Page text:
AT&T will soon present a plan to the Justice Department to save its proposed $39 billion purchase of T-Mobile, which is said to involve some major concessions on AT&T’s part, Reuters reports.
The carrier has to make clear to the U.S. government why the merger is necessary, and the concessions should help to allay antitrust fears. If the deal falls through, AT&T will owe T-Mobile parent company Deutsche Telekom some $7 billion in cash, spectrum and services as a breakup fee.
While actual details of the solution remain a mystery, the carrier is expected to promise that it will continue offering T-Mobile’s inexpensive subscription plans and devices. It may also have to sell up to 25 percent of T-Mobile’s business, including customers and airwaves, to make the merger seem like less of an antitrust concern, two anonymous sources told Reuters.
“AT&T is pretty determined that they can find a solution, and they are pretty confident,” one of the sources said.
The U.S. government threw a major wrench into AT&T’s plans on Wednesday by suing to block the merger on antitrust grounds. “AT&T’s elimination of T-Mobile as an independent, low-priced rival would remove a significant competitive force from the market,” the DOJ wrote in its filing.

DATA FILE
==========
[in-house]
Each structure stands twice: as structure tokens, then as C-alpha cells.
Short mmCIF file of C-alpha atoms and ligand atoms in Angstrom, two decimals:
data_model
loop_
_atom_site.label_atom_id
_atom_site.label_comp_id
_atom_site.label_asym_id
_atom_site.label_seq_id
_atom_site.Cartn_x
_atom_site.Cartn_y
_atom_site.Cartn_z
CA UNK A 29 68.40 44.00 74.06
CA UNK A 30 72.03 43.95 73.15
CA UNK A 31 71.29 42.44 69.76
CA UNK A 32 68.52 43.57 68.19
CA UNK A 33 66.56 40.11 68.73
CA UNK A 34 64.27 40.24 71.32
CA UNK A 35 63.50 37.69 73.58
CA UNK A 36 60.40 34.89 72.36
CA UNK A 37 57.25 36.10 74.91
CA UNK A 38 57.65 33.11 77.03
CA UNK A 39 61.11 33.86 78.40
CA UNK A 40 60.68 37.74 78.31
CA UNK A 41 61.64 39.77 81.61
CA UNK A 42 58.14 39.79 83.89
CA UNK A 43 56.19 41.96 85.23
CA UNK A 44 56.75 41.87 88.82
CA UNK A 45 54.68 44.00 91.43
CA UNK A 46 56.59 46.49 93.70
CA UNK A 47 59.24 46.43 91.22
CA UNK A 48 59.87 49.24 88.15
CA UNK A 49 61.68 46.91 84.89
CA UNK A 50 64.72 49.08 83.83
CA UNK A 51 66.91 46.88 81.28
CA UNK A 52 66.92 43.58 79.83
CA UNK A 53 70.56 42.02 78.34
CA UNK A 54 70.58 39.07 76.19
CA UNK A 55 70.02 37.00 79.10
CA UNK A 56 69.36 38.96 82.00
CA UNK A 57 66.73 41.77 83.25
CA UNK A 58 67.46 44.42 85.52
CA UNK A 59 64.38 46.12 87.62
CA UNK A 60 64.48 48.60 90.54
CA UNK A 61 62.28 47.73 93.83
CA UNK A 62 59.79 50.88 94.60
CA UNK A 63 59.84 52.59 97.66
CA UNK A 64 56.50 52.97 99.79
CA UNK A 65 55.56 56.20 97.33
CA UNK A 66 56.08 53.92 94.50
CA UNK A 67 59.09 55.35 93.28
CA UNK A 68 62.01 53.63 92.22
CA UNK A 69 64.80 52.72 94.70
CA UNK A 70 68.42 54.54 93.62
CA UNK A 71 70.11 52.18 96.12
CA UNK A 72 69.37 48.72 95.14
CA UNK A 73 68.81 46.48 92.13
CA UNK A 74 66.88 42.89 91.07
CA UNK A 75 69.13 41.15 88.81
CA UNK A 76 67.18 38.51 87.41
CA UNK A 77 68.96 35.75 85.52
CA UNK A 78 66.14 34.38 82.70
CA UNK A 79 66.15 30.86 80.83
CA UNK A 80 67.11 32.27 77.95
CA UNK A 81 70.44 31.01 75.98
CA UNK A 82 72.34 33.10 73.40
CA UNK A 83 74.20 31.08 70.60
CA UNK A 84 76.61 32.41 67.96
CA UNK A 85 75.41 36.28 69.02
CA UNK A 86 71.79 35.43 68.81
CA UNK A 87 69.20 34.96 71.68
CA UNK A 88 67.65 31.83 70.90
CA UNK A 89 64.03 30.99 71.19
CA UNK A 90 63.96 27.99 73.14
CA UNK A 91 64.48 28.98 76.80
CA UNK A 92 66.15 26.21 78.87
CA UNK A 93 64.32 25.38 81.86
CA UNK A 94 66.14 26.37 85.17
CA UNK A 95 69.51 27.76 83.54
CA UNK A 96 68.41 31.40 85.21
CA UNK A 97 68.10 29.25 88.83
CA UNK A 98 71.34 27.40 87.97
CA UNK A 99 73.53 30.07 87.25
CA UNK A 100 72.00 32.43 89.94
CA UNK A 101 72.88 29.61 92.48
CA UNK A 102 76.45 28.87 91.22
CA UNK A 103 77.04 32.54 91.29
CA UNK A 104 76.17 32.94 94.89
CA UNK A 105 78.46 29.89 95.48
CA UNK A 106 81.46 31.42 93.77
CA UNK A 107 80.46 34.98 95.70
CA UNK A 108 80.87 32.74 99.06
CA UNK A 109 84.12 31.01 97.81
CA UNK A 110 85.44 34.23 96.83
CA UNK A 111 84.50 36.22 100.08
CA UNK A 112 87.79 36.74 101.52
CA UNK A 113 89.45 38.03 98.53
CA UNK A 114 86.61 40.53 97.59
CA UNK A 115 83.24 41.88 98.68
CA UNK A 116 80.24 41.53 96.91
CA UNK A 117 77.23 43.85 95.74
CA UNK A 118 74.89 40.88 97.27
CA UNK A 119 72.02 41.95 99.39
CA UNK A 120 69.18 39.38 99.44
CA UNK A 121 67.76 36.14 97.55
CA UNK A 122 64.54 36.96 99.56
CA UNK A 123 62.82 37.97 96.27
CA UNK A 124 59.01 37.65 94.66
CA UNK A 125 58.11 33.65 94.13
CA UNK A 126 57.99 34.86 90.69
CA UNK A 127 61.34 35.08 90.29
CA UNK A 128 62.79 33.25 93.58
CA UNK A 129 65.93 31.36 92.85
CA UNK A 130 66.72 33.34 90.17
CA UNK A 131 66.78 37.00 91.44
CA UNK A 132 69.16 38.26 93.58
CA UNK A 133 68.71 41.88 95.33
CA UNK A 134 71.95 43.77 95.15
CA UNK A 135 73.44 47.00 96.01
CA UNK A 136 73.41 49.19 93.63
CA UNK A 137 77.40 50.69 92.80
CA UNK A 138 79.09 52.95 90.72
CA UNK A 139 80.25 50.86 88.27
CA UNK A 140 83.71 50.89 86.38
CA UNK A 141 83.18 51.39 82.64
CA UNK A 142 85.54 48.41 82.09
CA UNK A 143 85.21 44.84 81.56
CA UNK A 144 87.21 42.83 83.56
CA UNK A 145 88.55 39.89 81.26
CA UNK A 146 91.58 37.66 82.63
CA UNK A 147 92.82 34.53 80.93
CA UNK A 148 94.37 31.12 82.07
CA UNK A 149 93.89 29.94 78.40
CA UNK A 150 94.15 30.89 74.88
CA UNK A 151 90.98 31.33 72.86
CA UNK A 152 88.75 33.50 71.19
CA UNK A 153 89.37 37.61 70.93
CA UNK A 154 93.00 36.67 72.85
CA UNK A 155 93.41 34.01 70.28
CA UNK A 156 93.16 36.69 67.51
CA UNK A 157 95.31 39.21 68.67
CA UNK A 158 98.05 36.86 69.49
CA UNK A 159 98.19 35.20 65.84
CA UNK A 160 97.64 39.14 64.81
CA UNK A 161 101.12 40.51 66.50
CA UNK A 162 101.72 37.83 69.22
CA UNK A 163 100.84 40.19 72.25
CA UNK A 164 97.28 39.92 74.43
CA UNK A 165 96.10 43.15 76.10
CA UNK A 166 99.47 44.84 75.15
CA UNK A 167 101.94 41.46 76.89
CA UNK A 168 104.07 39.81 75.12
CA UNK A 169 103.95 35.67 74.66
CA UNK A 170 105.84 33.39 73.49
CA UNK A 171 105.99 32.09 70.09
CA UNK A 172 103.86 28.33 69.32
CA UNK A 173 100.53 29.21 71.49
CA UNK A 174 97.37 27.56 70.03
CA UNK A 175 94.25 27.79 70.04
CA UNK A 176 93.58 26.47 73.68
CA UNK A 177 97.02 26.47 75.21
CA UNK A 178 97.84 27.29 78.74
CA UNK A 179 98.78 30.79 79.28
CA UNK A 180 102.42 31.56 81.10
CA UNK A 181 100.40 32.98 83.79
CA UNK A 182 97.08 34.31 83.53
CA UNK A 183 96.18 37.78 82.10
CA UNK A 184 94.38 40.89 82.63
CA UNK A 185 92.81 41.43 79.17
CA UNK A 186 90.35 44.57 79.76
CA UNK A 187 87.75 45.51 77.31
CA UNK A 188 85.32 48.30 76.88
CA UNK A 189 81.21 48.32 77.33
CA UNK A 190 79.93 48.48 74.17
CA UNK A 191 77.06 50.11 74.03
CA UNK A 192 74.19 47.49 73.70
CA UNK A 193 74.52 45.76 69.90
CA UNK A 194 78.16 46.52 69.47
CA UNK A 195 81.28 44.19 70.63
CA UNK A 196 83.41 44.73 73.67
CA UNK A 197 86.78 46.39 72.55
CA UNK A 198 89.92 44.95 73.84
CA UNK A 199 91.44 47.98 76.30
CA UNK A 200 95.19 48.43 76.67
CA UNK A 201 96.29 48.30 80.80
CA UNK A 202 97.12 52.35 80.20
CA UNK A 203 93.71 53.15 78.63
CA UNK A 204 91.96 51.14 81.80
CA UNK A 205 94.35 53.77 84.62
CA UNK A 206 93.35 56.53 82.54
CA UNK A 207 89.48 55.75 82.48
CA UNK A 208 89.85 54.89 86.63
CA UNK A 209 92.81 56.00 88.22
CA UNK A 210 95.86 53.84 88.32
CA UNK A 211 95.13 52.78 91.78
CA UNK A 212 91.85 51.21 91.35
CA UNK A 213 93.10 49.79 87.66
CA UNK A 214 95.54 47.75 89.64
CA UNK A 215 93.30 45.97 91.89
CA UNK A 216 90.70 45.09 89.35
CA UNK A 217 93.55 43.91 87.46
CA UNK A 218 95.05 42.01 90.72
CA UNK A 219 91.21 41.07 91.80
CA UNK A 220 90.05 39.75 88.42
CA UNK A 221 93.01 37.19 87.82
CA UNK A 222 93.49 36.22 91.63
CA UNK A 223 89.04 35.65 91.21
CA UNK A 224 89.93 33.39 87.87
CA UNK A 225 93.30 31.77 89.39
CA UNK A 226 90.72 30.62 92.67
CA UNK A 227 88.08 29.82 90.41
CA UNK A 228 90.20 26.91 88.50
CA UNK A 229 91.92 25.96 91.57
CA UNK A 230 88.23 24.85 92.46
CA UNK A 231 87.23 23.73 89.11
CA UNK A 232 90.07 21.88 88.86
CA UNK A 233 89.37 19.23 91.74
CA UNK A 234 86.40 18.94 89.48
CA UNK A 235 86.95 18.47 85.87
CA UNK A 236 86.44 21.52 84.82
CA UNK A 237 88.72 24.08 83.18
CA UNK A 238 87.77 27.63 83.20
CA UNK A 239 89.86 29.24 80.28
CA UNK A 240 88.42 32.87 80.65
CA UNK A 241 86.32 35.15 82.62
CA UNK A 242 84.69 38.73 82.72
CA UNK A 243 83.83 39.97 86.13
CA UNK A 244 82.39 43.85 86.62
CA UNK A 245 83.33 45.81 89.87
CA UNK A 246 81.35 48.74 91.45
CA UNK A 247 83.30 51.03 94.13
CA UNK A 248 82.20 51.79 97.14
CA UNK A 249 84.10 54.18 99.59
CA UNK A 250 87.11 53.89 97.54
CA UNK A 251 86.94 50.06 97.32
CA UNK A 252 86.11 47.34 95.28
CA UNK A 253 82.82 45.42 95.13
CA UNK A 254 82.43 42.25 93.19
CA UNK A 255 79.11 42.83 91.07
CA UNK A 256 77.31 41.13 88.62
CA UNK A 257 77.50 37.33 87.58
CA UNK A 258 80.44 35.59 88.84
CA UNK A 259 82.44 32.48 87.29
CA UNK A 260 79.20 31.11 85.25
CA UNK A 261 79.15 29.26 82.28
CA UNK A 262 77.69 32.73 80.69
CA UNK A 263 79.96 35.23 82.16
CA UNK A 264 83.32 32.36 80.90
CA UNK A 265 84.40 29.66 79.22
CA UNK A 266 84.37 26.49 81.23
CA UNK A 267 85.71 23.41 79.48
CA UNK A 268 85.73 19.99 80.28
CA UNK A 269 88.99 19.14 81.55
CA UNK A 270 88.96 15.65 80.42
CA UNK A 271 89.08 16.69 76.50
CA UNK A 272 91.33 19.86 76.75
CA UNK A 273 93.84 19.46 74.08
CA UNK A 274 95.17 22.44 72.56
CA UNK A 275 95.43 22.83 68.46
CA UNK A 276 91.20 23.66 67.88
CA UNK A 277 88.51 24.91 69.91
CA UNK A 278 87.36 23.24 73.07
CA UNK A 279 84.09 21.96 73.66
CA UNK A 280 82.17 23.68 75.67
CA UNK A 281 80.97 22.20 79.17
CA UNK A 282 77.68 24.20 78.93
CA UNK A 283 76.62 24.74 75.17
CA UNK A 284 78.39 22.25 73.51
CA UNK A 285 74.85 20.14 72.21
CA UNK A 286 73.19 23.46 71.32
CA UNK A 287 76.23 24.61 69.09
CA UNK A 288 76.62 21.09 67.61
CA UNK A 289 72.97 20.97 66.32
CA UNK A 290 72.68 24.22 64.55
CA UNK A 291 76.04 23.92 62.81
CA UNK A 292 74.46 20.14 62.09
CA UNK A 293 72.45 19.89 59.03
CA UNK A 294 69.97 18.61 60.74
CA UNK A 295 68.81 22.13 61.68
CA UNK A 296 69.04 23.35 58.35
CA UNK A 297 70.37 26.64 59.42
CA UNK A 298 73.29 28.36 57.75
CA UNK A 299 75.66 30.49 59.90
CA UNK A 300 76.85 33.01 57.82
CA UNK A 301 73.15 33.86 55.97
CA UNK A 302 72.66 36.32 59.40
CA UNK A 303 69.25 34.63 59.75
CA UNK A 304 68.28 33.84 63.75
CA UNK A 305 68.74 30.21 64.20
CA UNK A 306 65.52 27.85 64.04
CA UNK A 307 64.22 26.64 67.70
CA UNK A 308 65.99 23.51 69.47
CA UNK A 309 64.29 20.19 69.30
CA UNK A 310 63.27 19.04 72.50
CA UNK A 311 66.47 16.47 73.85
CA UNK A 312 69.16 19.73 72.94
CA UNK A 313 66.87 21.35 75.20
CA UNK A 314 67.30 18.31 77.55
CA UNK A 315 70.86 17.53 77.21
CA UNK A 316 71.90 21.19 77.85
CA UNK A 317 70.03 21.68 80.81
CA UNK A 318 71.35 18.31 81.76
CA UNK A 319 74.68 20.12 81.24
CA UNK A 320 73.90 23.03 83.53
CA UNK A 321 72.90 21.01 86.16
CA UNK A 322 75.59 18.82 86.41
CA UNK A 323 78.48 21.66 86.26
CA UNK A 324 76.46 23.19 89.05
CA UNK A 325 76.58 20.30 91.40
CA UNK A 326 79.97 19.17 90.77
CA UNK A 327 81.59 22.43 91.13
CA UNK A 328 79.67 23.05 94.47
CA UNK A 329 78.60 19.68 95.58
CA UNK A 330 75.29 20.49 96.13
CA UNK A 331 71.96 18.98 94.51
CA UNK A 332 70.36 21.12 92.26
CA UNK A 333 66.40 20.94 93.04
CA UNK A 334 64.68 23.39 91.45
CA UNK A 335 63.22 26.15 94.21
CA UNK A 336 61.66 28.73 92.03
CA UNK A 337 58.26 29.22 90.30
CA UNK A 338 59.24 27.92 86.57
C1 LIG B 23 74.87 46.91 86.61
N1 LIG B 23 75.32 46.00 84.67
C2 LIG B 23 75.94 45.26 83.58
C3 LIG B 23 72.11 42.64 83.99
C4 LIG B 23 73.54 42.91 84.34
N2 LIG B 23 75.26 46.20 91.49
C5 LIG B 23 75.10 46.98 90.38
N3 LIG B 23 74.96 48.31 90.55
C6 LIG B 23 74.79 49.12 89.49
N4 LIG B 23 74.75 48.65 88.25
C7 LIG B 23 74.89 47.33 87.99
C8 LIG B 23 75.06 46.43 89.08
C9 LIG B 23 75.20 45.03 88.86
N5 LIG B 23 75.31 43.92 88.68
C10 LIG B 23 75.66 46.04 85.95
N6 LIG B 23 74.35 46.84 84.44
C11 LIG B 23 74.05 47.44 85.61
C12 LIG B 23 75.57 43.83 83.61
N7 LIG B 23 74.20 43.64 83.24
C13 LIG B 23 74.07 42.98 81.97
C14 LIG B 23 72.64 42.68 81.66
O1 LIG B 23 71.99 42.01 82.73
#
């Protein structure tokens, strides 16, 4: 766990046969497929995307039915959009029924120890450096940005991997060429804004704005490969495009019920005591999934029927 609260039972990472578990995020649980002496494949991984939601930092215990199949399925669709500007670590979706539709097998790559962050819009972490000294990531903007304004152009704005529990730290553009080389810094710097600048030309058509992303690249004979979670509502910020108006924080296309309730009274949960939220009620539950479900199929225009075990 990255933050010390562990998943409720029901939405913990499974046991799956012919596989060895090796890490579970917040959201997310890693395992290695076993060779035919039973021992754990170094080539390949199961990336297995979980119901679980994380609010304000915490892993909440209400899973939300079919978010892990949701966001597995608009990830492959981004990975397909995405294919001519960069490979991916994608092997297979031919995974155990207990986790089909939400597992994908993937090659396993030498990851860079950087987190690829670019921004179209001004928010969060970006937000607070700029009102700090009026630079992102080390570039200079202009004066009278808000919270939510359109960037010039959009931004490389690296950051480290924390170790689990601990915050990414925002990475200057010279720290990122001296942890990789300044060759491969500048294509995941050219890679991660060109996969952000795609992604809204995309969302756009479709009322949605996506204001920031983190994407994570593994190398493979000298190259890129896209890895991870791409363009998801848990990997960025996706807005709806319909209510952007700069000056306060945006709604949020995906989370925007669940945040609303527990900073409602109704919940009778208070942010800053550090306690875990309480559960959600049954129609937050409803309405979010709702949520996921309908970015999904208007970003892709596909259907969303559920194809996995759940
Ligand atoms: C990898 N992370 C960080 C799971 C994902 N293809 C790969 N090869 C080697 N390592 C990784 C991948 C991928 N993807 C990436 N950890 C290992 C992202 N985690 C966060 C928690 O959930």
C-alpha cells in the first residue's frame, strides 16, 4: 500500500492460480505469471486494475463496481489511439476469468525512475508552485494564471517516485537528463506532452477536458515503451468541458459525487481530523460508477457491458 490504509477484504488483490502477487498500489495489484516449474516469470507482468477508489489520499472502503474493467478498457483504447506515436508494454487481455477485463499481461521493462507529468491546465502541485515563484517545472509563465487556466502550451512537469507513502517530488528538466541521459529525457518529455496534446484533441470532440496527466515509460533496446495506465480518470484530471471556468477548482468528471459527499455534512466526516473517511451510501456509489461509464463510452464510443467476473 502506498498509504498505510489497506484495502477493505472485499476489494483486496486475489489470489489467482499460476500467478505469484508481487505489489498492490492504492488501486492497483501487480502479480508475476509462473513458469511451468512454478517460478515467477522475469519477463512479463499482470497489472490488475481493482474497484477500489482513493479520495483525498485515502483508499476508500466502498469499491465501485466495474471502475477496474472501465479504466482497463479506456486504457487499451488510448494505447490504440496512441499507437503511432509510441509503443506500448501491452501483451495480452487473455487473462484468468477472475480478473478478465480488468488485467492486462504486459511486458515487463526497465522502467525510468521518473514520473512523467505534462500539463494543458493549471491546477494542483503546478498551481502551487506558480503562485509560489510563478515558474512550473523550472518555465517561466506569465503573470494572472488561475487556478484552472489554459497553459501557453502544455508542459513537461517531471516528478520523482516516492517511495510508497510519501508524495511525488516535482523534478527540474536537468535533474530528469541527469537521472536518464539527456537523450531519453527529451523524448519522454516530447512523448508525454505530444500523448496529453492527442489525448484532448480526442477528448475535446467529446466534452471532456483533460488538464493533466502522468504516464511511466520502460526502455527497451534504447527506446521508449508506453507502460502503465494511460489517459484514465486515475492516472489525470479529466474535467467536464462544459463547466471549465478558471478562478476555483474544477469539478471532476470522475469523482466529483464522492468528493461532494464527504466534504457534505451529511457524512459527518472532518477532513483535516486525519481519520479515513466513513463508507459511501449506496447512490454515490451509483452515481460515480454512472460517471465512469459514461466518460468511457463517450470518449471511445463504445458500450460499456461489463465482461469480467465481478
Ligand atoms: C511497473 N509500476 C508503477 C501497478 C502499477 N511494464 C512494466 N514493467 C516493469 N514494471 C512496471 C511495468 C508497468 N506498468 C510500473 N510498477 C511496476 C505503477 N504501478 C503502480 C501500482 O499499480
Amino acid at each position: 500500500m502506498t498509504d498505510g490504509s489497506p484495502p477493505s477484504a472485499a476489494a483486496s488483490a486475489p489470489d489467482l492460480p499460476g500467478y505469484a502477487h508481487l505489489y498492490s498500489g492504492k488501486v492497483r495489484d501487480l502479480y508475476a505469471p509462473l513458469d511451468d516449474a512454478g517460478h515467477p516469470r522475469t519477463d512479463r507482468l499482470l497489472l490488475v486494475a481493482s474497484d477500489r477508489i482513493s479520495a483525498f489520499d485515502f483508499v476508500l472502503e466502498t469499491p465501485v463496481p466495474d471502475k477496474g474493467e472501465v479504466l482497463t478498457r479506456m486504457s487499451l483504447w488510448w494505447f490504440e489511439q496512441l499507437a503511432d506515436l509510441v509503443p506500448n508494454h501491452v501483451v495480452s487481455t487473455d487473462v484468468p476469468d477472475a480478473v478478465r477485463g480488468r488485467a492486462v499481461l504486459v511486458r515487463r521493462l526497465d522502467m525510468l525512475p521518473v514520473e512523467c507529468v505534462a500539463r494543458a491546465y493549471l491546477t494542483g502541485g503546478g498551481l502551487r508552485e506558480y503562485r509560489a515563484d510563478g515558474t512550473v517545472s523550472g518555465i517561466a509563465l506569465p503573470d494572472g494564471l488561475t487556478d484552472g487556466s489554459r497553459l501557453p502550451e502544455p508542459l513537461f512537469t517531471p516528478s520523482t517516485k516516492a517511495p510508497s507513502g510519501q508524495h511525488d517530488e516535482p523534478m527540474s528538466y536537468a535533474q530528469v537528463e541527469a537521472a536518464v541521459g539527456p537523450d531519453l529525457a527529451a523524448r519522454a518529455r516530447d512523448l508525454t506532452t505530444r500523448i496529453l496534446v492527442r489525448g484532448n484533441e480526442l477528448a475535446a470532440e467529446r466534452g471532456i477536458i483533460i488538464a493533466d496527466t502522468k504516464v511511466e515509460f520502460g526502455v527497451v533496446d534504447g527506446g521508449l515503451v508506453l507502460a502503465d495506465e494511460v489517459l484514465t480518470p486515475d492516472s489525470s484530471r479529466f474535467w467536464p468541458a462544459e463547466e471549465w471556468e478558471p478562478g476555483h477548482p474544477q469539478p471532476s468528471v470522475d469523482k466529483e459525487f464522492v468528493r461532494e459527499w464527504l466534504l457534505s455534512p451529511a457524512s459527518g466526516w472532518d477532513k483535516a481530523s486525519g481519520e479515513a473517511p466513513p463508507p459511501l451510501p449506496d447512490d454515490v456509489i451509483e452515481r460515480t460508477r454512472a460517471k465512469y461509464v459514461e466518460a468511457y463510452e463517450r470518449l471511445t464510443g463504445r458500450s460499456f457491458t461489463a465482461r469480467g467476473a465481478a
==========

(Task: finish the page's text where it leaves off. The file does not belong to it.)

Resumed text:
Reuters notes that the judge randomly selected for the hearing, U.S. District Judge Ellen Segal Huvelle in Washington D.C., is known for her speedy rulings. AT&T has asked for an expedited hearing, and a source says the case will head to court within two months.
AT&T and Deutsche Telekom have plenty of legal muscle in their corner to argue for the deal. AT&T’s lead attorney is Richard Rosen of Arnold & Porter LLP, who spearheaded Cingular’s $41 billion purchase of AT&T Wireless and was at one point head of communications at the DOJ’s antitrust division. DT has hired George Cary, an antitrust star who helped the FTC fight against Staples’ merger with Office Depot in 1997.